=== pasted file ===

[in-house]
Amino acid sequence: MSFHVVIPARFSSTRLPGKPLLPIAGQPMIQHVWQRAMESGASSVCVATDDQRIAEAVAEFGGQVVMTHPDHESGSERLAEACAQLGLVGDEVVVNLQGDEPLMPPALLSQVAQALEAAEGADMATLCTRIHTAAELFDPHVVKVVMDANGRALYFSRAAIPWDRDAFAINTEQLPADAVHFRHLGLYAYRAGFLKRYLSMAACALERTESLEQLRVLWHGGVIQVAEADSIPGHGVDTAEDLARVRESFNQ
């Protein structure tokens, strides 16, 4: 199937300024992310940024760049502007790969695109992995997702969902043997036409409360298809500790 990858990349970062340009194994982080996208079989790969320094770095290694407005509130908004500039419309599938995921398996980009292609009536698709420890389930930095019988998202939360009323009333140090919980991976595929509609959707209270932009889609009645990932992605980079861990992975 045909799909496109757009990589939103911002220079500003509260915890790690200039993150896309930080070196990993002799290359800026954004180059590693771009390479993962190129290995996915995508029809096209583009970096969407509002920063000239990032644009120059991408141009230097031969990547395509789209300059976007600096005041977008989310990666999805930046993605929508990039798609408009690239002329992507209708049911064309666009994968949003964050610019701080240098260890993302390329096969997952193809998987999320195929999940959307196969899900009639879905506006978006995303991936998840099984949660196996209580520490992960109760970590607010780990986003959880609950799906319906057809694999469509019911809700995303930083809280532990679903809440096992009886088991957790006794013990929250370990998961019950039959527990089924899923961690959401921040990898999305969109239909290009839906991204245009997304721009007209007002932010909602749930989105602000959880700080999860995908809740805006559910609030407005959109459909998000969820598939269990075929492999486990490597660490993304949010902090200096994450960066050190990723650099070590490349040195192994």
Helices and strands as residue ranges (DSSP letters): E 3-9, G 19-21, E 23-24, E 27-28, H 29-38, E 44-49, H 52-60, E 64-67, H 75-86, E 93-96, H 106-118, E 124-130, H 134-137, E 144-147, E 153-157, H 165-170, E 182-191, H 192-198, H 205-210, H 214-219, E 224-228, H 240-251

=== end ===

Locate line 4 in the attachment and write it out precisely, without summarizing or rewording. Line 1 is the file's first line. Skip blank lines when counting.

Helices and strands as residue ranges (DSSP letters): E 3-9, G 19-21, E 23-24, E 27-28, H 29-38, E 44-49, H 52-60, E 64-67, H 75-86, E 93-96, H 106-118, E 124-130, H 134-137, E 144-147, E 153-157, H 165-170, E 182-191, H 192-198, H 205-210, H 214-219, E 224-228, H 240-251